HOP PICKERS AT HAMPSHIRE
61| Sir Alfred J. Munnings (British, 1878-1959)
HOP PICKERS AT HAMPSHIRE
Oil on canvas, 25" x 30"
$150,000 - $250,000
Provenance: Carnegie Institute, Philadelphia
Private Collection, Greenwich, Connecticut
Christie's, New York, May 1, 1981
Cross Gate/Fasig-Tipton Auction, Saratoga Springs, NY, August 11, 1996
Hop Pickers, Hampshire was painted in September of 1913, in Binsted, Hampshire, where Munnings spent six weeks painting the gypsies who came for the hop harvest. The 1913 trip that produced Hop Pickers, Hampshire was Munnings was first introduction to the gypsies, an introduction made by his friend, Olive Branson. Branson had a house in Hampshire but would spend part of each year travelling around England and Ireland in a caravan with several gypsy families. Each autumn the gypsies would congregate at Binsted in Hampshire for the hop-picking season and the artist was so fascinated with these travelling people that he returned to paint them each autumn for nearly fifteen years. When recalling his times painting the hop pickers in his autobiography Munnings fondly reminisced: "Of all my painting experiences, none were so alluring and colourful as those visits spent amongst the gypsy hop-pickers in Hampshire each September. More glamour and excitement were packed into those six weeks than a painter could well contend with. I still have visions of brown faces, black hair, earrings, black hats and black skirts; of lithe figures of women and children, of men with lurcher dogs and horses of all kinds. I still recall the never-ceasing din around their fires as the sun went down, with blue smoke curing up amongst the trees. I think of crowded days of work too swiftly gone... Never in my life have I been so filled with a desire to work as I was then."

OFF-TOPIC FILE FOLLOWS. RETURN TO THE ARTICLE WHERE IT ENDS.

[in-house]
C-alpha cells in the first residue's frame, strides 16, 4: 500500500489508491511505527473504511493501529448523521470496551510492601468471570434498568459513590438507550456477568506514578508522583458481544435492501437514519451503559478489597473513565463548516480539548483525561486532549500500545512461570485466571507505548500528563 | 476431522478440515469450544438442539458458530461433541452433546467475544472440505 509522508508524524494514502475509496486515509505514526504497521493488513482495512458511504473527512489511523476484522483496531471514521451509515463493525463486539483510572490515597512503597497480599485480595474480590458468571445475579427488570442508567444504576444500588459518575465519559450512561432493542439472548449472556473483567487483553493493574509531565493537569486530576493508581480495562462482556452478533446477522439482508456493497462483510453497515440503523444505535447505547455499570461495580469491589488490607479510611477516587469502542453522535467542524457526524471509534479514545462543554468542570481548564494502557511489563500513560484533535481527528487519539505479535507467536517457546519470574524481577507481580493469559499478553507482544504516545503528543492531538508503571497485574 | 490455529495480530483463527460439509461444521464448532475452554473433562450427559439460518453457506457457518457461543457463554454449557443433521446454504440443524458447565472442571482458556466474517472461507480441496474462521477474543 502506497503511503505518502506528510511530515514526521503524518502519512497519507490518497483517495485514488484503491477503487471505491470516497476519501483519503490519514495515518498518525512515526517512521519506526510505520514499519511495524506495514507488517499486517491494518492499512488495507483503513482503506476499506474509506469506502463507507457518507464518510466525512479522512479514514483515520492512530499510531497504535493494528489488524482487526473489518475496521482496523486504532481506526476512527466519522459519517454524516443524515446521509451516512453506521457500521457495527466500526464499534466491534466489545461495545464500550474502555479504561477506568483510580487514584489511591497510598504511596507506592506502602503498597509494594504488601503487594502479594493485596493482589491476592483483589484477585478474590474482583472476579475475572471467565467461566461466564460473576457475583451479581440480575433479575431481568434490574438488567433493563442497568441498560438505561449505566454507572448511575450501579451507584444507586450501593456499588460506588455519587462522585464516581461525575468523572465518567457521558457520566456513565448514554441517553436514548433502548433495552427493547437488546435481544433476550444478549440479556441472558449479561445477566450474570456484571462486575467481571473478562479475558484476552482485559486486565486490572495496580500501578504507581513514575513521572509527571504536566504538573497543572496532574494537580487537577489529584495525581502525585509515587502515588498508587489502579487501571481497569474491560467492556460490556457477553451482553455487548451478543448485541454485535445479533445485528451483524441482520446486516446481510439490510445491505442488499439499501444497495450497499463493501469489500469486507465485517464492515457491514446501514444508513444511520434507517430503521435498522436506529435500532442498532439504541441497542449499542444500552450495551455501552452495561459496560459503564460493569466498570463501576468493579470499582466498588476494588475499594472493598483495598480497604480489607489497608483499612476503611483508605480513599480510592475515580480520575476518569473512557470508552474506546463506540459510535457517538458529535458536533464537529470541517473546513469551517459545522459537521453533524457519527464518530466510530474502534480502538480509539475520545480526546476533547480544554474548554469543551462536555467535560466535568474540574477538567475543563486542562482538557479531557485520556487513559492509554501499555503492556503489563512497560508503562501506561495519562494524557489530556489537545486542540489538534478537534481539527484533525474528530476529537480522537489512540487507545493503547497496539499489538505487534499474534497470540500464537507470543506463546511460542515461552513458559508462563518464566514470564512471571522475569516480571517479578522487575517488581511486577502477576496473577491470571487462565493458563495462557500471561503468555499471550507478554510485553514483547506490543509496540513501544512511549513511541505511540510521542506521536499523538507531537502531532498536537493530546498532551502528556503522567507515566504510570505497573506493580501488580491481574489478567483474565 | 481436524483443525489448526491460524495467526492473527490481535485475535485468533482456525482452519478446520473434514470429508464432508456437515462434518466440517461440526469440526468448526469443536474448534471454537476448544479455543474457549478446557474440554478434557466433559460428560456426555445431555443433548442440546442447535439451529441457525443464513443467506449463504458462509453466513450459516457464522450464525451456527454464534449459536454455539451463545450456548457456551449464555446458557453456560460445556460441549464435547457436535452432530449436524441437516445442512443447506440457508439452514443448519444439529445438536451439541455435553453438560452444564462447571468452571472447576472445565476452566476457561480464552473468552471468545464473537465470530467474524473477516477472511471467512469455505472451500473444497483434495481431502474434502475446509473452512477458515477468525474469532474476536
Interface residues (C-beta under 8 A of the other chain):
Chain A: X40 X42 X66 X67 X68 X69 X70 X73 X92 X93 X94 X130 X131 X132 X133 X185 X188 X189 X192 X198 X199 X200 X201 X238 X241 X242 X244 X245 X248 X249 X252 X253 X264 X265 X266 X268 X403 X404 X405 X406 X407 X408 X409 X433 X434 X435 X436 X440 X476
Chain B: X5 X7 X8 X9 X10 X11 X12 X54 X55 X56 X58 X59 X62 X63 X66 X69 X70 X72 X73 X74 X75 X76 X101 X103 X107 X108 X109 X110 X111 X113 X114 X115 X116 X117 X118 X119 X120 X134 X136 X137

Inspired by these new and exciting subjects Munnings painted a series of works of the gypsies going about their daily lives. Several of the works from this period are set in landscapes similar to Hop Pickers, Hampshire, with its sun-filled open fields bordered by wispy-trunked thorn trees. The branches reach up to create a colorful canopy, offering shelter to weary horses, a shady campground for tired workers, and a compelling location for Munnings to explore the shifting effects of light and shadow. The present work was the beginning of a lifelong fascination the artist had for the gypsy subjects which would become a major part of Munnings oeuvre. The joy Munnings found in painting this alluring new subject matter is evident in Hop Pickers, Hampshire in the loose brushstrokes, warm tones and carefree feel that the painting exudes. Munnings had found his subject.
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